Monday, October 10, 2011

The Link Between Exercise, Deer, Depression and Death

Before heading to the Office this morning, Princess Pissant decided to do something she’s not done in several months: EXERCISE.

All this blogging to the tune of lattes and high-end McMuffins here at the Office have Princess Pissant packing on the ol’ L-Bees; and, yes, while PP fully concurs that every body needs (and deserves) an extra little layer of insulation before the onset of Winter, the fact of the matter is, Princess Pissant can’t fit into her pants. And she refuses to let herself become one of those ladies who wears a stretchy muumuu to work.

Back when I worked for the government, I enjoyed a surprisingly well-equipped gym, located in the bowels of the federal building where I worked. While not a paradigm of physical fitness, I prided myself on at least being able to fit through the badge turnstile without having to turn sideways and suck in my belly. (Believe me, this was A LOT more than some people could say.) I often would forgo lunch and spend 40 minutes sweating my butt off on – and clinging for dear life to the sides of – a Stairmaster. (I’m not even sure if anyone does Stairmaster anymore? Or if that’s something passé, like Aerobics while wearing legwarmers and a terrycloth headband, or even Aerobics at all.)

Anyway, it was during this time that I unwittingly earned the moniker of “Naked Girl.” I know: I was equally as surprised when I found out about that. But let me explain: there was one time, a single solitary occasion really, when – after exercising and showering at the agency’s gym – I suddenly remembered a check that I was supposed to have written, probably for boxes of girl scout cookies that I’d beneficently ordered from a co-worker’s child. Before it slipped my mind, I quickly grabbed my checkbook and a pen from my locker, in the ladies locker room, and scrawled out a check.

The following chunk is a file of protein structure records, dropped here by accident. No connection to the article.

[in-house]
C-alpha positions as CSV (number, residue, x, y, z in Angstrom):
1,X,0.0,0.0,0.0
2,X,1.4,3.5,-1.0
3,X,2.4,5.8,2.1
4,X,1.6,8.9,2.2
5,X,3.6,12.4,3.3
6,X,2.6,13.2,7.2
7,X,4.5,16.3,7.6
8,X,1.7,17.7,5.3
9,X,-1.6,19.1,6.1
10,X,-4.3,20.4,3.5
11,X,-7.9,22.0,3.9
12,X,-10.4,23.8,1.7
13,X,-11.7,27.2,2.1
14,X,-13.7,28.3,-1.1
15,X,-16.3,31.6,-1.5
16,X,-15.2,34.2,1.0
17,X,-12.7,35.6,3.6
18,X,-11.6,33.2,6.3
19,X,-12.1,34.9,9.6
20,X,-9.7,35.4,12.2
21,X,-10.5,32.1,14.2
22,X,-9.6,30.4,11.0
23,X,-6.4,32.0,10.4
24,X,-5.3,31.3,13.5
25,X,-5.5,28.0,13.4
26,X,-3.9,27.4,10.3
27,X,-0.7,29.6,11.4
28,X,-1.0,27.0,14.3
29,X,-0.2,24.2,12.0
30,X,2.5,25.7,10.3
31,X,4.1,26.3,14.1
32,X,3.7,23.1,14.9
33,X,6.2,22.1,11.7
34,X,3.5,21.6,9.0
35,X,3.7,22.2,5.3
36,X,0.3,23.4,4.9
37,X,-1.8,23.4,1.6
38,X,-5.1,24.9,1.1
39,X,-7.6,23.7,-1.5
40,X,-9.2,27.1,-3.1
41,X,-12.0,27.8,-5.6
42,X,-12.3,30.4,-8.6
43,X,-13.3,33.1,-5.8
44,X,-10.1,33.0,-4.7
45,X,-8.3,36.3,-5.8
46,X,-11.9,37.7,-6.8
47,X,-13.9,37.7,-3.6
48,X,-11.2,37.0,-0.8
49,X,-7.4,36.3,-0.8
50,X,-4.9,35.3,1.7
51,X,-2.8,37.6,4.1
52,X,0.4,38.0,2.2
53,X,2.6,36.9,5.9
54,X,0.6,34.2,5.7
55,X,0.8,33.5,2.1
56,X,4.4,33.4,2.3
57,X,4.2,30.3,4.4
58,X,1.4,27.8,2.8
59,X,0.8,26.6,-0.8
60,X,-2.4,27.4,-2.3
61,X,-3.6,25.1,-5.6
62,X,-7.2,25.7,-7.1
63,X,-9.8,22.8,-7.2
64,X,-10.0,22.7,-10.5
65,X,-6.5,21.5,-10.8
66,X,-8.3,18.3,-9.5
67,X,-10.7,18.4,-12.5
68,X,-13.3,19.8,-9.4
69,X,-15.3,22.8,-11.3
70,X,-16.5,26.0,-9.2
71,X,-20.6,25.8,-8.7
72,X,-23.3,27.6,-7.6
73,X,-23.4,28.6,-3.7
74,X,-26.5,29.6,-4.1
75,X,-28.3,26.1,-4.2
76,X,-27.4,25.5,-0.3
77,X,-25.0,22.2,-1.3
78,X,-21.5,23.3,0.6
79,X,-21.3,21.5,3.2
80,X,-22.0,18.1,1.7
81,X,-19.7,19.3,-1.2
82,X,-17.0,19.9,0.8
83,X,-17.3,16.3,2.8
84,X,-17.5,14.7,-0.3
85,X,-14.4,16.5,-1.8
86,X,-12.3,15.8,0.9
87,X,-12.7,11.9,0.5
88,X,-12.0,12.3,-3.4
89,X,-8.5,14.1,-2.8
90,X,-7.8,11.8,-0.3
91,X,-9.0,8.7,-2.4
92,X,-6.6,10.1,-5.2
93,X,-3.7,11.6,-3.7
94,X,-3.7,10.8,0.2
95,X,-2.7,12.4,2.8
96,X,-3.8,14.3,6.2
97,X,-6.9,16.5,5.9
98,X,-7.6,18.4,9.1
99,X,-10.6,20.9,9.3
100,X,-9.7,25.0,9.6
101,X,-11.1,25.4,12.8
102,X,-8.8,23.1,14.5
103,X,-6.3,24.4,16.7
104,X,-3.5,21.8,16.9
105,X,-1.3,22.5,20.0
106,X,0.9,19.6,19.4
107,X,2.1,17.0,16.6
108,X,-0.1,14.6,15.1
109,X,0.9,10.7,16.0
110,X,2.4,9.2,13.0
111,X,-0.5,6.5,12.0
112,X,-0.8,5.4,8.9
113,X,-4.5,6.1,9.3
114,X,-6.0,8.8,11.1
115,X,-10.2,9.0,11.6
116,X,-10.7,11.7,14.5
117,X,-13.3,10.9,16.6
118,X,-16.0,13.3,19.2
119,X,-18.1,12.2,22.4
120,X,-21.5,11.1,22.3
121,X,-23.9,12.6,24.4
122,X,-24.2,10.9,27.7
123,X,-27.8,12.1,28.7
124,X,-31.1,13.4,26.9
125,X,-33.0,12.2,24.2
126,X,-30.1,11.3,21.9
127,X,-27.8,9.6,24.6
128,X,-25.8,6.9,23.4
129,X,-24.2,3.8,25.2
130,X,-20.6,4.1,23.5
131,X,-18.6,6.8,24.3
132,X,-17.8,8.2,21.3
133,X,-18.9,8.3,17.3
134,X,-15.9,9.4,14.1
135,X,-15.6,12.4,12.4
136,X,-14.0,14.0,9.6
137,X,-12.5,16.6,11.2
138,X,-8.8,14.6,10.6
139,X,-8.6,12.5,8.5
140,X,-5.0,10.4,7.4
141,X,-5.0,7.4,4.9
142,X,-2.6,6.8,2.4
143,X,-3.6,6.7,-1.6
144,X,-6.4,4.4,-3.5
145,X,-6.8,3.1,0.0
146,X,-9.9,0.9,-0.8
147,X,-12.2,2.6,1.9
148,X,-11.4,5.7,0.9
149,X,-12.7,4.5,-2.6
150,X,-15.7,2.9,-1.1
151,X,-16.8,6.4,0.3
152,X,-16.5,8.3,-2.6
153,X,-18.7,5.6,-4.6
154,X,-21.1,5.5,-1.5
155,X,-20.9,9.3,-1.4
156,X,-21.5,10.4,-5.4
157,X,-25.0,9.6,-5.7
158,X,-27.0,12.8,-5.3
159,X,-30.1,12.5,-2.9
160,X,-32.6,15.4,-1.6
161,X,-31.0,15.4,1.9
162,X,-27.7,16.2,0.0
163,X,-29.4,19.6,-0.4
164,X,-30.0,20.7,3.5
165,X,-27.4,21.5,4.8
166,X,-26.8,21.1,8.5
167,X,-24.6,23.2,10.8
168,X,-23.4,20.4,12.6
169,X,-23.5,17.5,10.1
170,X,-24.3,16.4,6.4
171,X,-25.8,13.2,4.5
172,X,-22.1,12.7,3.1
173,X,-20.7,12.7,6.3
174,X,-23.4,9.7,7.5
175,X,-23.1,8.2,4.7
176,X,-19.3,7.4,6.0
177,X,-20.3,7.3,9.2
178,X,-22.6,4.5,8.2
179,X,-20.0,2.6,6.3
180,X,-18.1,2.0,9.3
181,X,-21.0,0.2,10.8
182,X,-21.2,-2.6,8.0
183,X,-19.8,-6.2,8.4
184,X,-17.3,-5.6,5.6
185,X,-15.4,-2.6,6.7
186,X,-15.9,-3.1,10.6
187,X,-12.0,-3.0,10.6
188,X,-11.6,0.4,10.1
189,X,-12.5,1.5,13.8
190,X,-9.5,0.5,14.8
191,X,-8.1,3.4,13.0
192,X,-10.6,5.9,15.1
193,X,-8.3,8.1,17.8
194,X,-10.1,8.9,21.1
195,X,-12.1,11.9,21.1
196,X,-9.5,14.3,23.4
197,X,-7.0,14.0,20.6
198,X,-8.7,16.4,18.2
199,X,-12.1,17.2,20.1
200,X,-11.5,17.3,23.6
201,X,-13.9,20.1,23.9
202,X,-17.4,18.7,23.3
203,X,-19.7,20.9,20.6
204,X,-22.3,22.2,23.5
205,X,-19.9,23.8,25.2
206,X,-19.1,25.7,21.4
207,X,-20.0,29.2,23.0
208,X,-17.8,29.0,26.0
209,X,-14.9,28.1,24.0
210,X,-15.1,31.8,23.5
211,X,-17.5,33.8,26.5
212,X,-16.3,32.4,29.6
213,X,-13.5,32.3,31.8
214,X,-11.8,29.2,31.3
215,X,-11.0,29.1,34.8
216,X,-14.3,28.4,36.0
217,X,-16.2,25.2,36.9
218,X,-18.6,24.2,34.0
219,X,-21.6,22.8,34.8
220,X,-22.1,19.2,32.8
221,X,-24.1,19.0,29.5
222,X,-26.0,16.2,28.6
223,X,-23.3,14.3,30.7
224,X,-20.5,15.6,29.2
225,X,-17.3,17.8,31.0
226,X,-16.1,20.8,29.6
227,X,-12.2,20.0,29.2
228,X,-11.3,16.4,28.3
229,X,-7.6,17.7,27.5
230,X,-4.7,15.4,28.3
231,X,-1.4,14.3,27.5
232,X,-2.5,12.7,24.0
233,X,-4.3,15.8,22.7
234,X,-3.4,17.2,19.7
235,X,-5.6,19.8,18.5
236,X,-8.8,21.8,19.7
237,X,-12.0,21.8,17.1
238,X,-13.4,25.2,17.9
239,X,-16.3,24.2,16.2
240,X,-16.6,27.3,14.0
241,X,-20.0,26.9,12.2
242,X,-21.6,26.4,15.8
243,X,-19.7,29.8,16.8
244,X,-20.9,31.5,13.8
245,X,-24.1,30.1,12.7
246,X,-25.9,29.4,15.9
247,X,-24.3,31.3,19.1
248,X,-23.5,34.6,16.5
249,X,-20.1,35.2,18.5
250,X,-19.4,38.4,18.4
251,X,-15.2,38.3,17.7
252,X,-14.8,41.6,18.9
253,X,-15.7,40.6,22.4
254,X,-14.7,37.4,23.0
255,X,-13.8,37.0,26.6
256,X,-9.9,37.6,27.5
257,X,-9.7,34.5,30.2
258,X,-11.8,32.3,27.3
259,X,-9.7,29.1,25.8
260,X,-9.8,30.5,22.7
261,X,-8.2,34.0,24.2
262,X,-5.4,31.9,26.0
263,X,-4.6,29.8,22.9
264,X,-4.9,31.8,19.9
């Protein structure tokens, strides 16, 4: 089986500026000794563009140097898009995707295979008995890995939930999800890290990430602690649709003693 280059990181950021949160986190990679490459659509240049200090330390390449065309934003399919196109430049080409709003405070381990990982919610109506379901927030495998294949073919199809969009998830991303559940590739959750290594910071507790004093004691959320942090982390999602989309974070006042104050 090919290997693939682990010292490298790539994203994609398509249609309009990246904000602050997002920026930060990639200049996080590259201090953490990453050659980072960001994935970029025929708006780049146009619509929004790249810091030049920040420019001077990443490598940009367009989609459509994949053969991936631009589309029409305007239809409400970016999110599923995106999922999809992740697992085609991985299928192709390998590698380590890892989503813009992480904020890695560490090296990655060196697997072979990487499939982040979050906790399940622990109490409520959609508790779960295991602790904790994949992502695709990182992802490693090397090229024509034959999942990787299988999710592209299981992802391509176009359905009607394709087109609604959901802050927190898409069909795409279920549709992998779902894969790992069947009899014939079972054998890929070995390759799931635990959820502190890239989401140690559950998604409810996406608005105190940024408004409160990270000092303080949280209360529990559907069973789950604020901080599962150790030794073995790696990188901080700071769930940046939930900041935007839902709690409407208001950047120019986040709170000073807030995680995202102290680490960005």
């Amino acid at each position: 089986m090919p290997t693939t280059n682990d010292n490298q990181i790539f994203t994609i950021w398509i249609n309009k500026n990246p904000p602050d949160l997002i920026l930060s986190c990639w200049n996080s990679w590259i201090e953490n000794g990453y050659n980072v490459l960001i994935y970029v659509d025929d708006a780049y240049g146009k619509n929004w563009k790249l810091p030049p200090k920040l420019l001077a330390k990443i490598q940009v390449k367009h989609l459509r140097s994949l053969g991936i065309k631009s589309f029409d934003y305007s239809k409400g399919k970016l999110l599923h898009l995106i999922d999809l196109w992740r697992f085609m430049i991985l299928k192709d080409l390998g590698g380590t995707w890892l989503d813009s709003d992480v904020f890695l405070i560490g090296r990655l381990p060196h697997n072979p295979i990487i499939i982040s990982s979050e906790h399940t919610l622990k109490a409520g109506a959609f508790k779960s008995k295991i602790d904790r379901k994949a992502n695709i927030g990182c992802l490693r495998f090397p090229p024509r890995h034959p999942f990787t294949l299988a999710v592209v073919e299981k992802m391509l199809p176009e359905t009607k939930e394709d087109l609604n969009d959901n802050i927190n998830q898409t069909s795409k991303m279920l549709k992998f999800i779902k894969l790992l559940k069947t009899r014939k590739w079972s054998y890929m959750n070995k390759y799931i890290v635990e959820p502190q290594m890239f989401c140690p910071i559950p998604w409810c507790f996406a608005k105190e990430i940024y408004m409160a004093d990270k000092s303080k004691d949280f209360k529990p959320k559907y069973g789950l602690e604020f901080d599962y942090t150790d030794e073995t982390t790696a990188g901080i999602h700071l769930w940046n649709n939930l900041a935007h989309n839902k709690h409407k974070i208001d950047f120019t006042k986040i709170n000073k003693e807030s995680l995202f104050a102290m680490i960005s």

Yes, I might have been naked.

Well, imagine my surprise when weeks later, a male colleague greeted me with, Hey naked girl!

And when I asked him what the hell he was talking about, he told me that rumor had it I “routinely balanced my checkbook naked in the ladies’ locker room.” That’s how vicious those people – government workers! – could be, and all the more reason I can be grateful I’ve moved onto a kinder, gentler place of employment here at the Office.

But, alas, no corporate exercise facility! (For those of you new to PrincessPissant-AnotherDayattheOffice, the Office is in fact a Starbucks.)

Anyway, this morning, without access to a company gym, Naked Girl went running!

Not naked.

And not even really running.

More like jog-slash-stumbling. And panting. A lot of panting.

I guess I was panting quite loudly in fact – hard to hear over full volume Eye of the Tiger – because halfway around the wooded trail, I was suddenly SHUSHED, by two women who had stopped in their tracks and were taking photographs with their cellphones of something in the brush.

Naturally, I stopped, so as not to scare away whatever rare form of wildlife they’d happened upon. Imagine my surprise, as I approached, with both of them still SHUSHING my feet crackling over fallen leaves and twigs, to perceive none other than . . . DRUM ROLL please . . . a deer.